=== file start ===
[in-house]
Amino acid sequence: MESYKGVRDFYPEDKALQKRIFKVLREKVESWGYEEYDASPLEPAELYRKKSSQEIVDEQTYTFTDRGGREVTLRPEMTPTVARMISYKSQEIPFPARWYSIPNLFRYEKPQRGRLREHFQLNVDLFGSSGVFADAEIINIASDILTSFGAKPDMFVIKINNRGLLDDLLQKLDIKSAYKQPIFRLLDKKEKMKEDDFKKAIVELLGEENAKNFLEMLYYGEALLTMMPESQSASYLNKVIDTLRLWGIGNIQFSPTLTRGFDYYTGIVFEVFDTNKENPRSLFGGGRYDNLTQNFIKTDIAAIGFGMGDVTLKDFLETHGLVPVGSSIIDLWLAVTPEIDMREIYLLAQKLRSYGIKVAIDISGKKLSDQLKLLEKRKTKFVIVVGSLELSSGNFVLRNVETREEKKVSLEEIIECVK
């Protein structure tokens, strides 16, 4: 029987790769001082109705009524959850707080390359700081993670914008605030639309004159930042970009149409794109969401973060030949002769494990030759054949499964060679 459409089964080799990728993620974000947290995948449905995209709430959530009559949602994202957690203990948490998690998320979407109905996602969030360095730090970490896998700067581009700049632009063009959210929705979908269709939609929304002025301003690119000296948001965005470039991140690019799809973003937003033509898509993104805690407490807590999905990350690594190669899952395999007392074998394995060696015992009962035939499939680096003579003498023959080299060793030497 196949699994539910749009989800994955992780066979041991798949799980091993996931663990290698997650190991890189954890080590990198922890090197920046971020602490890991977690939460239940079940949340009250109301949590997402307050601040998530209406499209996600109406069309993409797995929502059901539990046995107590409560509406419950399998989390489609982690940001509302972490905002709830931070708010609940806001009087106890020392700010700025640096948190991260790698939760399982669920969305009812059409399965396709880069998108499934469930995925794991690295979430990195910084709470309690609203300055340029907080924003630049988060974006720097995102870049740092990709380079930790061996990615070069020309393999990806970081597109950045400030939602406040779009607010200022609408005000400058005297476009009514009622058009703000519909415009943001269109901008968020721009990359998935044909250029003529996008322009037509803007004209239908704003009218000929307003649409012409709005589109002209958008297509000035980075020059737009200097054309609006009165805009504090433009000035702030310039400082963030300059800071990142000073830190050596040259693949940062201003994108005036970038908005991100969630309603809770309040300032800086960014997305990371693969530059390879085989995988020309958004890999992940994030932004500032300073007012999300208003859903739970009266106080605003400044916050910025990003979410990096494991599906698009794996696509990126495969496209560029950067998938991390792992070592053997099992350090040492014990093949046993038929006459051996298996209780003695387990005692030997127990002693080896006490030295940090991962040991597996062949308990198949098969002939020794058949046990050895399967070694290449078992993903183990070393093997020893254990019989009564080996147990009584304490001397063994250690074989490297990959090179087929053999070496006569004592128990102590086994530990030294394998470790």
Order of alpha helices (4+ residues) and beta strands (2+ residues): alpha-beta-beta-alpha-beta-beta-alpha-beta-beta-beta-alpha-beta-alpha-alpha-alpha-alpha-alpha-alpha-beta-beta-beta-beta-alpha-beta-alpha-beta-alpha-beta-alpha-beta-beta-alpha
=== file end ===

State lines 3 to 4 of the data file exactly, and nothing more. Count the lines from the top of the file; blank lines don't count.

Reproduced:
């Protein structure tokens, strides 16, 4: 029987790769001082109705009524959850707080390359700081993670914008605030639309004159930042970009149409794109969401973060030949002769494990030759054949499964060679 459409089964080799990728993620974000947290995948449905995209709430959530009559949602994202957690203990948490998690998320979407109905996602969030360095730090970490896998700067581009700049632009063009959210929705979908269709939609929304002025301003690119000296948001965005470039991140690019799809973003937003033509898509993104805690407490807590999905990350690594190669899952395999007392074998394995060696015992009962035939499939680096003579003498023959080299060793030497 196949699994539910749009989800994955992780066979041991798949799980091993996931663990290698997650190991890189954890080590990198922890090197920046971020602490890991977690939460239940079940949340009250109301949590997402307050601040998530209406499209996600109406069309993409797995929502059901539990046995107590409560509406419950399998989390489609982690940001509302972490905002709830931070708010609940806001009087106890020392700010700025640096948190991260790698939760399982669920969305009812059409399965396709880069998108499934469930995925794991690295979430990195910084709470309690609203300055340029907080924003630049988060974006720097995102870049740092990709380079930790061996990615070069020309393999990806970081597109950045400030939602406040779009607010200022609408005000400058005297476009009514009622058009703000519909415009943001269109901008968020721009990359998935044909250029003529996008322009037509803007004209239908704003009218000929307003649409012409709005589109002209958008297509000035980075020059737009200097054309609006009165805009504090433009000035702030310039400082963030300059800071990142000073830190050596040259693949940062201003994108005036970038908005991100969630309603809770309040300032800086960014997305990371693969530059390879085989995988020309958004890999992940994030932004500032300073007012999300208003859903739970009266106080605003400044916050910025990003979410990096494991599906698009794996696509990126495969496209560029950067998938991390792992070592053997099992350090040492014990093949046993038929006459051996298996209780003695387990005692030997127990002693080896006490030295940090991962040991597996062949308990198949098969002939020794058949046990050895399967070694290449078992993903183990070393093997020893254990019989009564080996147990009584304490001397063994250690074989490297990959090179087929053999070496006569004592128990102590086994530990030294394998470790």
Order of alpha helices (4+ residues) and beta strands (2+ residues): alpha-beta-beta-alpha-beta-beta-alpha-beta-beta-beta-alpha-beta-alpha-alpha-alpha-alpha-alpha-alpha-beta-beta-beta-beta-alpha-beta-alpha-beta-alpha-beta-alpha-beta-beta-alpha